Illness as More Than Metaphor: Susan Sontag and Myelodysplastic Syndrome

David Rieff in The New York Times:Sontag_pix

My mother, Susan Sontag, lived almost her entire 71 years believing that she was a person who would beat the odds. Even during the last nine months of her life, after she was discovered to have myelodysplastic syndrome, or M.D.S., a particularly virulent blood cancer, she continued to persevere in the belief that she would be the exception. M.D.S. is technically a precursor to acute myeloid leukemia. On average, its survival rates across the generational cohorts are no better than 20 percent, and far worse for a woman in her early 70’s who had had cancer twice before. It wasn’t that she didn’t know that the biological deck was stacked against her; as someone who prided herself on her ability to grasp medical facts, she knew it only too well. In the immediate aftermath of her diagnosis, she went online to learn all she could about M.D.S. and despaired as the fact of its lethality sank in. But that despair was almost the flip side of a lifelong confidence in her ability to defy the odds. “This time, for the first time,” she told me, “I don’t feel special.”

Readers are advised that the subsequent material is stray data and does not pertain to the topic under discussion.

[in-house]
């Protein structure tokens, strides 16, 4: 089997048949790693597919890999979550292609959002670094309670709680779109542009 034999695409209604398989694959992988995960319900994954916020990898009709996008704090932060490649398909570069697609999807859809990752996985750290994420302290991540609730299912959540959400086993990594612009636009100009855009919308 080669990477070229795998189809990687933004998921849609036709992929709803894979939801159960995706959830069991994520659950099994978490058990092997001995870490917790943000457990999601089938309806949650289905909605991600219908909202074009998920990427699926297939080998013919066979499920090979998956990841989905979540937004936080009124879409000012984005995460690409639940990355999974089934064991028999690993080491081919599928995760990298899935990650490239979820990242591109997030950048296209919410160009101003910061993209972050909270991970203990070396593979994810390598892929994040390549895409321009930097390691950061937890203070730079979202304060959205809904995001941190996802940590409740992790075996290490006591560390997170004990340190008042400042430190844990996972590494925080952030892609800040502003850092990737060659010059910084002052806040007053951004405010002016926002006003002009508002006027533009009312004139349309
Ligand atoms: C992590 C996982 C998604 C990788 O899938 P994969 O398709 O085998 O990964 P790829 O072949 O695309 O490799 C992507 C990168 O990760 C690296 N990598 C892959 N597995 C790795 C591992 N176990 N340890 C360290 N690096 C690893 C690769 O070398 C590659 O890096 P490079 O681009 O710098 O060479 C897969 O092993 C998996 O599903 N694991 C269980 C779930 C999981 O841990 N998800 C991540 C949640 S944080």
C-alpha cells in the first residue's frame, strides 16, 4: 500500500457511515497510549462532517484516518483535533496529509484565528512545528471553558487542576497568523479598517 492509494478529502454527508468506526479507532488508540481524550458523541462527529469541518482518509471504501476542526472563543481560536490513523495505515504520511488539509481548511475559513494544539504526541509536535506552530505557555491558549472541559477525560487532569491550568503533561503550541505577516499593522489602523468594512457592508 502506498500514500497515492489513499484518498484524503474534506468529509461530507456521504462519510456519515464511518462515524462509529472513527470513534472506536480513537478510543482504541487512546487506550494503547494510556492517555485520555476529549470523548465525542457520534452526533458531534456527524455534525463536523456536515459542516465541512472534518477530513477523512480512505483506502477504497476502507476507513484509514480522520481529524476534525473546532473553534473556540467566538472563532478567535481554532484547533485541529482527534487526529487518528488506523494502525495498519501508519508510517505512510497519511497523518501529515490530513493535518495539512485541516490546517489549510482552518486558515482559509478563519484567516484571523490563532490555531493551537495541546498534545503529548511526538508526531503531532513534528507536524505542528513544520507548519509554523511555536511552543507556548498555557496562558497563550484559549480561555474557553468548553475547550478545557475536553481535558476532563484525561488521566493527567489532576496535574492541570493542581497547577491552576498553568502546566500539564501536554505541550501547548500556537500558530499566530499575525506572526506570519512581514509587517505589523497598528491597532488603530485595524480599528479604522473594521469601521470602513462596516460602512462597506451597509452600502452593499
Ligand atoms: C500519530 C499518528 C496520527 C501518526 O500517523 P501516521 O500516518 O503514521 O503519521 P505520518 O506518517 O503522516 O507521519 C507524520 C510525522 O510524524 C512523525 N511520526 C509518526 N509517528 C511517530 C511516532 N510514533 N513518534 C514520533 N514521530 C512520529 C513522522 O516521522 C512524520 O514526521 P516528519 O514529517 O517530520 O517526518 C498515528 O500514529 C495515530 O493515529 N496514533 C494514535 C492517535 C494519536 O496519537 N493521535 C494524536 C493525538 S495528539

More here.